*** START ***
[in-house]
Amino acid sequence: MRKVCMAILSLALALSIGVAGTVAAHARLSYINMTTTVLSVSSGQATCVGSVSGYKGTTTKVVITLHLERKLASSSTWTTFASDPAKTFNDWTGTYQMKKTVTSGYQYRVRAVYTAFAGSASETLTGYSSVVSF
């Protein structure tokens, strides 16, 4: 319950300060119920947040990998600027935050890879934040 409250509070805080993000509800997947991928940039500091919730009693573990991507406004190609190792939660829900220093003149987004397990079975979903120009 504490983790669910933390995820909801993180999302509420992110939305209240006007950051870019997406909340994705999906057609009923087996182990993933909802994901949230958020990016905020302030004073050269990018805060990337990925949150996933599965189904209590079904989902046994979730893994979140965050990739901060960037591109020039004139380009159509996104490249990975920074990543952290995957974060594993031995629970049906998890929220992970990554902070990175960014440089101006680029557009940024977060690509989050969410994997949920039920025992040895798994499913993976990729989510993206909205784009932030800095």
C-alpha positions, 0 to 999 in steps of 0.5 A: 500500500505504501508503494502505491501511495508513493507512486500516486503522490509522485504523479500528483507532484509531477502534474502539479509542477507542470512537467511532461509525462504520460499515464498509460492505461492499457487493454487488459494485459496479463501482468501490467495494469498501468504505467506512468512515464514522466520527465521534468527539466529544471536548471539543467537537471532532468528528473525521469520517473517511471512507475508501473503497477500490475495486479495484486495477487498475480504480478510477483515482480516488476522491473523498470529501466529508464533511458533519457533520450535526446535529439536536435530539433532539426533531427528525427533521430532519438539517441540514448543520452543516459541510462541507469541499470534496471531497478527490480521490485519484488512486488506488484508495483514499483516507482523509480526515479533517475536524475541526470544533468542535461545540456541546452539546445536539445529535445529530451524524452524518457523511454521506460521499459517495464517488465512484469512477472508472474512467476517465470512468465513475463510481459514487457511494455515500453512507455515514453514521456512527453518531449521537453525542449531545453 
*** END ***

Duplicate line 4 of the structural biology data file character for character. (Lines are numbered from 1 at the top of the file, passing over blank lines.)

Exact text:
C-alpha positions, 0 to 999 in steps of 0.5 A: 500500500505504501508503494502505491501511495508513493507512486500516486503522490509522485504523479500528483507532484509531477502534474502539479509542477507542470512537467511532461509525462504520460499515464498509460492505461492499457487493454487488459494485459496479463501482468501490467495494469498501468504505467506512468512515464514522466520527465521534468527539466529544471536548471539543467537537471532532468528528473525521469520517473517511471512507475508501473503497477500490475495486479495484486495477487498475480504480478510477483515482480516488476522491473523498470529501466529508464533511458533519457533520450535526446535529439536536435530539433532539426533531427528525427533521430532519438539517441540514448543520452543516459541510462541507469541499470534496471531497478527490480521490485519484488512486488506488484508495483514499483516507482523509480526515479533517475536524475541526470544533468542535461545540456541546452539546445536539445529535445529530451524524452524518457523511454521506460521499459517495464517488465512484469512477472508472474512467476517465470512468465513475463510481459514487457511494455515500453512507455515514453514521456512527453518531449521537453525542449531545453 